I’ve had some real jerks for bosses in the course of my career. From what I hear talking to other people about their experiences of leadership and management, this is not uncommon.
There are plenty of unpleasant people out there who make it to the top.
But that bad behaviour is not always down to someone simply being an ignorant boatface. A lot of that behaviour comes from fear.
Fear of being found out a fraud, fear of being in over your head, fear of failure.
This may seem counterintuitive- how can such a mean-spirited, harsh $%#&* be afraid of anything? …
Well done for making the commitment to improve your leadership and your team’s performance. It’s Day 30, and you’ve covered a lot of ground.
I’ve saved the most important lesson for last. This one is about showing humility in your leadership. Let’s look at what that means for you and your team.
This is what humility as a leader looks like in practice:
Setting out the values of your team is one of your most important and urgent actions. This is essentially about agreeing what is important to you all, and setting expectations of behaviour and performance.
One of the most impactful values is creating a shared view about how teammates should treat each other, including the leader.
Set crystal clear expectations around this early, and you will build a strong and capable team that can weather almost anything. It will also save you loads of hassle later.
This usually goes wrong one of two ways:
The effects of the physical environment can be quite insidious. We can often be negatively effected by our physical surroundings without even realising it.
We get used to what’s around us and stop “seeing” how things really are.
Or we are so busy or focused on what we are doing that we don’t realise how the physical condition of where we are working is impacting on us and how we are working.
Don’t fall into this trap. Step back and look again with fresh eyes. Talk to your team members.
Good managers realise the importance of the working environment on the performance and productivity of their teams. …
Just because a person is sitting in their chair it doesn’t mean they are being particularly productive.
And just because someone is not sitting in their chair eight hours a day or more, it doesn’t mean they aren’t highly productive.
Different types of work require different types of human time to get it done.
Sure, you may have some roles in your team- a receptionist, a customer service representative, or the widget machine operator- that require a person to be in a certain place for a certain amount of time in order to fulfil their duties.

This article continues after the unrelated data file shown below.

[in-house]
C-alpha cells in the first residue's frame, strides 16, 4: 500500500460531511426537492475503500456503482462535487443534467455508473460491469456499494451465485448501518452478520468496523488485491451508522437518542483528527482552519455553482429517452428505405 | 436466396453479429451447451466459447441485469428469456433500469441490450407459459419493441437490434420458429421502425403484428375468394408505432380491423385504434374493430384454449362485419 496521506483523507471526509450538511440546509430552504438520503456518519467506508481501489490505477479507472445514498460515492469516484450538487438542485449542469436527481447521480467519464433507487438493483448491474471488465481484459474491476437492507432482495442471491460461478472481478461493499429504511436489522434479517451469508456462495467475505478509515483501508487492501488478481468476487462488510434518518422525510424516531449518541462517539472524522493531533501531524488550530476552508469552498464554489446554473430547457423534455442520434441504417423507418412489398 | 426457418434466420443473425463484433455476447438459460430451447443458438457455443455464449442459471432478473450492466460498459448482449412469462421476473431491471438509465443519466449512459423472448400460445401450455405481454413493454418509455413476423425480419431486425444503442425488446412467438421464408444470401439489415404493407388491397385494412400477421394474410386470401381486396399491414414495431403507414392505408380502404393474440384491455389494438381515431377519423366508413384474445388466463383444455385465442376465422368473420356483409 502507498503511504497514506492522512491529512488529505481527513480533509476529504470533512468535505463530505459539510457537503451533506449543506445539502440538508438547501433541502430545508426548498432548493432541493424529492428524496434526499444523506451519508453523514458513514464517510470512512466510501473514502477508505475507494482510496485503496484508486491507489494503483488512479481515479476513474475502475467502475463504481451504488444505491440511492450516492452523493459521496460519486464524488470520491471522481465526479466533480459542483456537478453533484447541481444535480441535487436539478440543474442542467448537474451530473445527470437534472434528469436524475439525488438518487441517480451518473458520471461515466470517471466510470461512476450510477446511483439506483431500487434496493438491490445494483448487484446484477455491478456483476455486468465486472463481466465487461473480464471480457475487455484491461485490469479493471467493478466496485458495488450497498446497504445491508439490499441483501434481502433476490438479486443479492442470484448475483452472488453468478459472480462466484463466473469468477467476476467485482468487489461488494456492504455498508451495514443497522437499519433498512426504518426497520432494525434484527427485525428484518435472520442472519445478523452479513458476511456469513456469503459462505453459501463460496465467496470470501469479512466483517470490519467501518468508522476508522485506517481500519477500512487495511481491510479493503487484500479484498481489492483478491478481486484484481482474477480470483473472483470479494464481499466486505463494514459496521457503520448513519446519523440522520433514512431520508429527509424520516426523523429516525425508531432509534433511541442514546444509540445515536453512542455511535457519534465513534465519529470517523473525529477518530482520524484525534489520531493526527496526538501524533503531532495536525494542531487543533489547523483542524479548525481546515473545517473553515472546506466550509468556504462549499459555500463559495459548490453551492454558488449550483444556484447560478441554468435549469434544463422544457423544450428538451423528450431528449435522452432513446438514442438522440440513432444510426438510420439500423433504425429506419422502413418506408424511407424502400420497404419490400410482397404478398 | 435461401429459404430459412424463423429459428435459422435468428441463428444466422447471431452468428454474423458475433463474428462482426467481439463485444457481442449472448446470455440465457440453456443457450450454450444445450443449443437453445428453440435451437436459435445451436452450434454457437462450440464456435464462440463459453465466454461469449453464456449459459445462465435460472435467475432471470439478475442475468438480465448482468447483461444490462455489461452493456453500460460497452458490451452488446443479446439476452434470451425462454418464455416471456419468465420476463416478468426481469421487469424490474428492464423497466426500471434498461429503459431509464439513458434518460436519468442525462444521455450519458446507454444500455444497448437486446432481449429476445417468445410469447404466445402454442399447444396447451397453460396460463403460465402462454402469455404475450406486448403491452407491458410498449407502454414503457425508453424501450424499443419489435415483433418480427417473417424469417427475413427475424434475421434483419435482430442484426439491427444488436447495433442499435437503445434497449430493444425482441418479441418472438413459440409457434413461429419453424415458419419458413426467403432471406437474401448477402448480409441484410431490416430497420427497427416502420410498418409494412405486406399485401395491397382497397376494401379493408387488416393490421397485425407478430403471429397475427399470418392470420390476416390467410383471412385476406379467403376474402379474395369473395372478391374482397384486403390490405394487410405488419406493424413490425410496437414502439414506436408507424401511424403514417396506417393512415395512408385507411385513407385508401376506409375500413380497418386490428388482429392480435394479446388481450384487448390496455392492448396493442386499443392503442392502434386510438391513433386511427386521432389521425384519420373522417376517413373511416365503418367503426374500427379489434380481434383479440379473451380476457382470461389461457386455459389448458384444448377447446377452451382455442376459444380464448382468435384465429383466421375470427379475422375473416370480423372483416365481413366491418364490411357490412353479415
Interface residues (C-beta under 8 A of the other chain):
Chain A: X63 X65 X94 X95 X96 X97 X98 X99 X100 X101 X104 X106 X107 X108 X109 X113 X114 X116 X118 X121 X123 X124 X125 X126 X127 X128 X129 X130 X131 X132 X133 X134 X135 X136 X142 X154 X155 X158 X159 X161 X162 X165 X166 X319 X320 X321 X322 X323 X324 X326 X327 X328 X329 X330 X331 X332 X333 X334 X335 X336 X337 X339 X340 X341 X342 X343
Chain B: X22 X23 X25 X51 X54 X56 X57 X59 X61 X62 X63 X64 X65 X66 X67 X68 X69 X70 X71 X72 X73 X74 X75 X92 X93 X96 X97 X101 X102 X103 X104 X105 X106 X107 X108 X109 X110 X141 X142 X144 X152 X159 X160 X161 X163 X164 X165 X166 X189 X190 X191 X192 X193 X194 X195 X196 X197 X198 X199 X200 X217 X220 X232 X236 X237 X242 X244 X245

Apart from those static roles, changing the way you think of timekeeping in your team is a great way to boost productivity and improve performance. …
Last time we explored how important it is for everyone in a team to feel seen and heard. It’s part of the job of being a good leader to make sure each team member feels valued.
What if someone feels so valued they think it’s time to ask for a raise?
You might feel awkward getting that first raise request. Your first instinct might be to say no because money is tight, or because you don’t think you have the authority to say yes, depending on your situation.
It’s important not be caught on the back foot when your first raise request comes through. You need to be prepared and know exactly how you will respond. …
No matter how small your company or team is, unless you are a solopreneur you will be relying on others to do the work that keeps it afloat.
They are your most valuable asset. They deserve your time, and giving them your time returns value to you.
People need to feel seen and heard. The more you can be in touch with the people who report directly to you the better you as their leader will be able to get the most from them.
If anyone has some good ideas, or is picking up problems early, or is becoming dissatisfied with the job, getting in regular one to one time is essential for learning these things early enough to do something with the information you get. …
Being a leader is challenging work. Being a leader who is making an effort to do better and to be better can be especially tough.
You can easily start to run out of steam, get disheartened, and totally lose the momentum.
Bear in mind that everyone has good days when they are fired up and it seems everything is possible, and bad days when it feels like everything is wrong and getting worse.
You can learn to ride those bad days out and get going.
How do you know if things are really that tough or if you just have an empty tank? …
There comes a time as a leader when you realise you are just digging yourself and your team further and further into a black hole of poor performance and bad culture.
Your team is miserable. Nobody is doing their best work. Every day feels like a struggle. Maybe your company is even at risk.
So many things are wrong or at least feel wrong that you begin to wonder if it’s even possible to get the team back on track and improve not only performance but the culture and atmosphere.
Leaders tend to do one of two things in this…
A fearless (or even good) leader is not someone who can do it all themselves.
Unless you are a solopreneur and must be your own go-to person, make it a priority to identify someone in your team who has this most valuable skill to complement a leader’s role.
There are people out there who are great at sussing out a knotty issue or a big problem early, as soon as it starts to raise its ugly head.
But that’s not all.
Having someone who is good at paying attention to dysfunction, inefficiency, or looming problems can save you lots of headache or even disaster later. …